Paul Adams, assistant professor of chemistry and biochemistry, has received $108,000 over two years as part of the American Recovery and Reinvestment Act to hire two postdoctoral associates who will perform detailed studies of two different mutants of a protein involved in cell growth regulation.
Adams studies a member of the Ras family of proteins that is involved in turning the growth of a cell on and off. His research team has created genetically engineered mutants of the protein with interesting results.
“If you engineer chemical differences in what you think are important regions of a protein, you can determine how vital these regions really are to the function of the protein,” Adams said. “This allows you to determine the important aspects of proteins that need to be targeted for therapeutic purposes.”
The first new study will be based on a finding in Adams’ laboratory – that a single mutation in the Ras protein decreases the flexibility of an important interaction. The new study will focus on simple experiments to determine how the decreased flexibility interferes with the protein’s ability to do its job.
“We made a mutation in an important region of our Ras protein known to be vital for the proper interaction of cell signaling regulatory proteins, and the mutation seemed to reduce the flexibility of the protein,” Adams said. “We have preliminary data that shows that this one mutation causes a decrease in an important protein-protein interaction,” one that interferes with the protein’s ability to properly signal between its active and inactive state – thus, the cell cannot turn growth on and off.
The second new study facilitated by the NIH supplement will be based on work in Adams’ laboratory, which characterized the molecular details of a mutation that highlighted how the protein, which normally cycles between active and inactive states, existed in a permanently active state, also known as a “fast-cycling mutant.” The new research will help determine if a mutation alone generates the fast-cycling state dictated by the nature of a bound nucleotide, or if an important protein-protein interaction is also disturbed, helping to cause the Ras protein to be permanently active. To do this, the researchers have created a mutant that destabilizes the binding region of the Ras protein.
“If Ras proteins are in an over-active state, this facilitates oncogenic activity,” Adams said.
“Our long-term goal in the laboratory is to use the information gained from our studies on the molecular details of these mutations in the subsequent design of drugs to change protein interactions that may cause oncogenic cell signaling,” Adams said.
Adams is a professor in the J. William Fulbright College of Arts and Sciences.CONTACTS:
Melissa Lutz Blouin | Newswise Science News
Researchers develop eco-friendly, 4-in-1 catalyst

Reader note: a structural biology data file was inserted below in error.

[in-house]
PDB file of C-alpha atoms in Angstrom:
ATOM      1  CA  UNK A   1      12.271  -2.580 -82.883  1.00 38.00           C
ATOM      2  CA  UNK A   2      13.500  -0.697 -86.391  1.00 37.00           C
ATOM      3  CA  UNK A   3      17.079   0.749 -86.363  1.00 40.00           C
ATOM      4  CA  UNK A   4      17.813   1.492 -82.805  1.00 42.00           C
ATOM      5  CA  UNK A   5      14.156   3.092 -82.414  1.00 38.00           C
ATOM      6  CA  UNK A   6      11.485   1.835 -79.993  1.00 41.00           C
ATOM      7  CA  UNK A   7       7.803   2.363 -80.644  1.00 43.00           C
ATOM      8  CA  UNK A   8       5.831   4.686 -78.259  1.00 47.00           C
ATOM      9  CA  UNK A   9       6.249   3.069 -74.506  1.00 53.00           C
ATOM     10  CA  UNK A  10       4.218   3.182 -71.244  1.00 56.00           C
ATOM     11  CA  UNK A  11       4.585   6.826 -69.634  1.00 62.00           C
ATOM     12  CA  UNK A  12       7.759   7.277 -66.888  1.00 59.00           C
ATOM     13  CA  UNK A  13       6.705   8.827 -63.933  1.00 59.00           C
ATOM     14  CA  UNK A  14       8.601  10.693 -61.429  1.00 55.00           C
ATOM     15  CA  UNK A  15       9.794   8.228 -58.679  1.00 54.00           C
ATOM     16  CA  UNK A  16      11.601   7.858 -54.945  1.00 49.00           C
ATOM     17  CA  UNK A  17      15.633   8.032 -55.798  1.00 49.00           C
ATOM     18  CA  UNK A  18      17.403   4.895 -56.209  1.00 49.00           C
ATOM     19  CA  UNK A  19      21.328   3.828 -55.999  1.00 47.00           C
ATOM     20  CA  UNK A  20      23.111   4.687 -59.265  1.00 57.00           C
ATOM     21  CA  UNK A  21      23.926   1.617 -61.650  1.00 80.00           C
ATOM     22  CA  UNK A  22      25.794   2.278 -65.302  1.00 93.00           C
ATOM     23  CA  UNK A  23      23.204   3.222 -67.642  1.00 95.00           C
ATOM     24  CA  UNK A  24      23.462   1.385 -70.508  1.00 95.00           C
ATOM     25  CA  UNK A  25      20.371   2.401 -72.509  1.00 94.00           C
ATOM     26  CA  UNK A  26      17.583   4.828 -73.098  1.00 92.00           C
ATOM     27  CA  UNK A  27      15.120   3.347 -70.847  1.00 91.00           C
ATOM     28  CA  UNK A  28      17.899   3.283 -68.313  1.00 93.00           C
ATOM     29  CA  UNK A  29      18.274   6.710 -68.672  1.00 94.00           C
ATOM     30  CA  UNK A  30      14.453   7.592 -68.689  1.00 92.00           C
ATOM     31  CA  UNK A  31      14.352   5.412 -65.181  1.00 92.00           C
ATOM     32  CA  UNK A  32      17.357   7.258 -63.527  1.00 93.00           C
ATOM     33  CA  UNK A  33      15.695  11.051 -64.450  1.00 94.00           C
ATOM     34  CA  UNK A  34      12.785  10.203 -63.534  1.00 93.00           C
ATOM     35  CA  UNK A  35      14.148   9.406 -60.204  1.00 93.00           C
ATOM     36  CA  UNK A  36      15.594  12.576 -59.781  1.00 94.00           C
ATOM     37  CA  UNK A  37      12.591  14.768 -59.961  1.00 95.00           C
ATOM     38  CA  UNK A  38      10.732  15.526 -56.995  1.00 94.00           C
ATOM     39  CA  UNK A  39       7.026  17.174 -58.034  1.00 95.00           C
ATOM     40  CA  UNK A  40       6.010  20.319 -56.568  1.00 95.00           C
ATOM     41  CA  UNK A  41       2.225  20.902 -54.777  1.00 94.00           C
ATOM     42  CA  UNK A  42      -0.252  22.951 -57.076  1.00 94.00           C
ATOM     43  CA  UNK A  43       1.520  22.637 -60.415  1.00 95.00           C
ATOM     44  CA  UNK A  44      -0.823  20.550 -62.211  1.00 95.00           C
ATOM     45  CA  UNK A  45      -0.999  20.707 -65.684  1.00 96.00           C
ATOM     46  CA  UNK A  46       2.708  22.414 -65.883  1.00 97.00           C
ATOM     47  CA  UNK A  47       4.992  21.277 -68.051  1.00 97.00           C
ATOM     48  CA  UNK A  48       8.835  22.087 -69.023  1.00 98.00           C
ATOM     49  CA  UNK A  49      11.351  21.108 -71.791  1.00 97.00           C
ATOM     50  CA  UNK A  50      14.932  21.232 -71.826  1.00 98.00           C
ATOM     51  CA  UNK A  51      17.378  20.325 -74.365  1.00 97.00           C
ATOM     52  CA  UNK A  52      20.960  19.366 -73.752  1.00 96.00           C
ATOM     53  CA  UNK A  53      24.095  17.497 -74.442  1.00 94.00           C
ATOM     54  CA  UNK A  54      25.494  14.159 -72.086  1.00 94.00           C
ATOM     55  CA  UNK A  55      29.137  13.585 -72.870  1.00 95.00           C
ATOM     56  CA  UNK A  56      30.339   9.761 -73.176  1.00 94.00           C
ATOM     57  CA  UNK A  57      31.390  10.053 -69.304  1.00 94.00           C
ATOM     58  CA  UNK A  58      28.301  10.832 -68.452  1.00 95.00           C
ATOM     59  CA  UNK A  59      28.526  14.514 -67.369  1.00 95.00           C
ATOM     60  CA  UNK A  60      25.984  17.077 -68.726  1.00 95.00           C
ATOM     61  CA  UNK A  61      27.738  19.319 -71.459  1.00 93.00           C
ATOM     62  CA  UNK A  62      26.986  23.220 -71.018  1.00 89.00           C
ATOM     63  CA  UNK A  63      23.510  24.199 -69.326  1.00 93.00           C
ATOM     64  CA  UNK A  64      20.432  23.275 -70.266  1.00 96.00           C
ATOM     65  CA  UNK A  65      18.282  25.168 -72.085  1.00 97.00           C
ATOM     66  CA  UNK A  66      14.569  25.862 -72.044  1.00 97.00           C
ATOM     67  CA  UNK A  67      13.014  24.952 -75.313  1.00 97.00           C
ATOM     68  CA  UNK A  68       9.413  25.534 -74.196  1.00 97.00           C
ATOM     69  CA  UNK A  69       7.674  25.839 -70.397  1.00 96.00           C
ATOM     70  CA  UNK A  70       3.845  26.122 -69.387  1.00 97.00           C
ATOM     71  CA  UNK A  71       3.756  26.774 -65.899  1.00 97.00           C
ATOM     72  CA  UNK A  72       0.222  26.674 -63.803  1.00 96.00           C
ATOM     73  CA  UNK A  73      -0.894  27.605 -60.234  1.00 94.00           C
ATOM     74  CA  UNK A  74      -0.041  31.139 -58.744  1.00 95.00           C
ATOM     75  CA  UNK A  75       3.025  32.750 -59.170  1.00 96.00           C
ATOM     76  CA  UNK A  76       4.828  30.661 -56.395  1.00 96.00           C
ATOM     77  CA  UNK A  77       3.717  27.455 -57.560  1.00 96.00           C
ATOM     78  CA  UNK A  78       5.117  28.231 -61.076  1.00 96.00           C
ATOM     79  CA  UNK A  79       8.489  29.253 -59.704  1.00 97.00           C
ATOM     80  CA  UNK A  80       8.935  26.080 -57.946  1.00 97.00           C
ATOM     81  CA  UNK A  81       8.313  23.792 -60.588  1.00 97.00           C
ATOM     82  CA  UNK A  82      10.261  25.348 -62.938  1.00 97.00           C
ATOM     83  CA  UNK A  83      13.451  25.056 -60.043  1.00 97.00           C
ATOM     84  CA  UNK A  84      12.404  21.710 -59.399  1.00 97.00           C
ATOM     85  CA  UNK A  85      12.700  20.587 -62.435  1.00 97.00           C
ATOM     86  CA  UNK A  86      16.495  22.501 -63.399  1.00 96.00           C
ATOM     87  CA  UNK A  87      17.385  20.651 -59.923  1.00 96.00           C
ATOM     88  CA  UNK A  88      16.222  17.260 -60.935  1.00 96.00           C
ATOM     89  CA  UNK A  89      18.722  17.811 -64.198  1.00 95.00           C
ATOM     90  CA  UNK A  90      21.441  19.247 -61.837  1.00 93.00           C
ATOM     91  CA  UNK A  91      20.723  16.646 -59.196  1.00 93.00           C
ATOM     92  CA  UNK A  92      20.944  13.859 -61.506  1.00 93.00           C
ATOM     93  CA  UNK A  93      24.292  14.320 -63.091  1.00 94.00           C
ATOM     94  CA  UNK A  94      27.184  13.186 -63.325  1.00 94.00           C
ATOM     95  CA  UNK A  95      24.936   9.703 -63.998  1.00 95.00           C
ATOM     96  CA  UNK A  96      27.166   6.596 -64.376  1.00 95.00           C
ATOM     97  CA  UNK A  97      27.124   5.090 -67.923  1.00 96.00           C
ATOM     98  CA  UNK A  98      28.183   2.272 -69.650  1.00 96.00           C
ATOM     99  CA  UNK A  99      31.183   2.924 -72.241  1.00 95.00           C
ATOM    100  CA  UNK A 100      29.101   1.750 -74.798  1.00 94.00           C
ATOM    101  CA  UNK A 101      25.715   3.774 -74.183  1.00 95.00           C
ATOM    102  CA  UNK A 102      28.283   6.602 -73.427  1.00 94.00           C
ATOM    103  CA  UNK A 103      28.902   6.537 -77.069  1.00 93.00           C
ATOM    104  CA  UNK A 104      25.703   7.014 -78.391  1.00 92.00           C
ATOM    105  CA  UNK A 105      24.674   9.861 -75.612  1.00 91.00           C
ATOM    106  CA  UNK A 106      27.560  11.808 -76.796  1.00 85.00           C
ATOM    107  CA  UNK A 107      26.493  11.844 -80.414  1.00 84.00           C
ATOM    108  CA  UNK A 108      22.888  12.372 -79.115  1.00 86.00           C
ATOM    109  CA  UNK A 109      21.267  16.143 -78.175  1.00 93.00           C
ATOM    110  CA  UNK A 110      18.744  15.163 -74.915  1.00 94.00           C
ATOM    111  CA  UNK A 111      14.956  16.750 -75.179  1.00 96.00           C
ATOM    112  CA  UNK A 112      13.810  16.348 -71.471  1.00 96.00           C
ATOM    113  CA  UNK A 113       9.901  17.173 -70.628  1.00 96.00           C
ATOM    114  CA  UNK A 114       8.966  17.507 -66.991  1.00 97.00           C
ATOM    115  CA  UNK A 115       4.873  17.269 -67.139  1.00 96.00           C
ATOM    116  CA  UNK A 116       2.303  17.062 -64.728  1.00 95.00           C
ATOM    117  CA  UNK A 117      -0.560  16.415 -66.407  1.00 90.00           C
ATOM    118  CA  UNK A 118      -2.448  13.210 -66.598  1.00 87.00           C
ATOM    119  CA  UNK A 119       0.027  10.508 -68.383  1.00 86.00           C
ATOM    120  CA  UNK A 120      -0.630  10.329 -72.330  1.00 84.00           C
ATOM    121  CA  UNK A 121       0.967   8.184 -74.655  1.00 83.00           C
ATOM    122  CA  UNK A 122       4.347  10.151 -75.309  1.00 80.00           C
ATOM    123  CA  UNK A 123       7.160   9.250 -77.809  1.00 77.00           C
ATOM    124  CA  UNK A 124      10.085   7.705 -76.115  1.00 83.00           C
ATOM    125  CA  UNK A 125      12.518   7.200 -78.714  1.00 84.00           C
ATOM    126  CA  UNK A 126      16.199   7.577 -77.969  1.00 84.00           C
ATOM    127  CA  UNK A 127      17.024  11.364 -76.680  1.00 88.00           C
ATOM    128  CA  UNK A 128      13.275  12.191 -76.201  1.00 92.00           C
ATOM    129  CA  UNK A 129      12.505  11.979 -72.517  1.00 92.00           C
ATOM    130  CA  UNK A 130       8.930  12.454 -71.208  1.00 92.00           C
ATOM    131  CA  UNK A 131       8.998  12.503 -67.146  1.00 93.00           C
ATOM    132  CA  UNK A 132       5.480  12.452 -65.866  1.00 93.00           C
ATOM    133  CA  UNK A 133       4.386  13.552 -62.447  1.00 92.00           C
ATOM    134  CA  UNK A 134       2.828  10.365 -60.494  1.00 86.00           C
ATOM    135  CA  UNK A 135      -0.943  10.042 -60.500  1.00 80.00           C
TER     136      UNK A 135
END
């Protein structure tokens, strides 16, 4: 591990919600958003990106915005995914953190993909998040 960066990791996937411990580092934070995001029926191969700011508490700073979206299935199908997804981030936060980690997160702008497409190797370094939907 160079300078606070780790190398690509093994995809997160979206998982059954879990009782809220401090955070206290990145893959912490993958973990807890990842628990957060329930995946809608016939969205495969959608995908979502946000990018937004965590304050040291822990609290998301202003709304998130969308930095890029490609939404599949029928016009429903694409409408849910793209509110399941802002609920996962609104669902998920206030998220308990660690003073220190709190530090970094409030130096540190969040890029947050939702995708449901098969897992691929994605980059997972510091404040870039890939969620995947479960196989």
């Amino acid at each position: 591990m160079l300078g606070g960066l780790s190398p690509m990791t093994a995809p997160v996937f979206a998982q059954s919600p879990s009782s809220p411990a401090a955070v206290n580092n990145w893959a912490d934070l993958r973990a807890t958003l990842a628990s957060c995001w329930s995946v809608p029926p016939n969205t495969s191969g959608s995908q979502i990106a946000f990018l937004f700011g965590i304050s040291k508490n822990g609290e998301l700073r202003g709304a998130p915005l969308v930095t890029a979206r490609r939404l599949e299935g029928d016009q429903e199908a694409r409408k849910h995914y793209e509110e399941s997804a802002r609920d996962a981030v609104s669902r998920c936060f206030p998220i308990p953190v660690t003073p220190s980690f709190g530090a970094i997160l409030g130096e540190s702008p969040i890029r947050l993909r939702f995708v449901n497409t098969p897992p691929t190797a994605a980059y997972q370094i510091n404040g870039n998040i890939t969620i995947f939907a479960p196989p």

25.04.2017 | Brown University
Transfecting cells gently – the LZH presents a GNOME prototype at the Labvolution 2017
25.04.2017 | Laser Zentrum Hannover e.V.
More and more automobile companies are focusing on body parts made of carbon fiber reinforced plastics (CFRP). However, manufacturing and repair costs must be further reduced in order to make CFRP more economical in use. Together with the Volkswagen AG and five other partners in the project HolQueSt 3D, the Laser Zentrum Hannover e.V. (LZH) has developed laser processes for the automatic trimming, drilling and repair of three-dimensional components.
Automated manufacturing processes are the basis for ultimately establishing the series production of CFRP components. In the project HolQueSt 3D, the LZH has...
Reflecting the structure of composites found in nature and the ancient world, researchers at the University of Illinois at Urbana-Champaign have synthesized thin carbon nanotube (CNT) textiles that exhibit both high electrical conductivity and a level of toughness that is about fifty times higher than copper films, currently used in electronics.
"The structural robustness of thin metal films has significant importance for the reliable operation of smart skin and flexible electronics including...
The nearby, giant radio galaxy M87 hosts a supermassive black hole (BH) and is well-known for its bright jet dominating the spectrum over ten orders of magnitude in frequency. Due to its proximity, jet prominence, and the large black hole mass, M87 is the best laboratory for investigating the formation, acceleration, and collimation of relativistic jets. A research team led by Silke Britzen from the Max Planck Institute for Radio Astronomy in Bonn, Germany, has found strong indication for turbulent processes connecting the accretion disk and the jet of that galaxy providing insights into the longstanding problem of the origin of astrophysical jets.
Supermassive black holes form some of the most enigmatic phenomena in astrophysics. Their enormous energy output is supposed to be generated by the...
The probability to find a certain number of photons inside a laser pulse usually corresponds to a classical distribution of independent events, the so-called...
Microprocessors based on atomically thin materials hold the promise of the evolution of traditional processors as well as new applications in the field of flexible electronics. Now, a TU Wien research team led by Thomas Müller has made a breakthrough in this field as part of an ongoing research project.
Two-dimensional materials, or 2D materials for short, are extremely versatile, although – or often more precisely because – they are made up of just one or a...
20.04.2017 | Event News
18.04.2017 | Event News
03.04.2017 | Event News
25.04.2017 | Physics and Astronomy
25.04.2017 | Materials Sciences
25.04.2017 | Life Sciences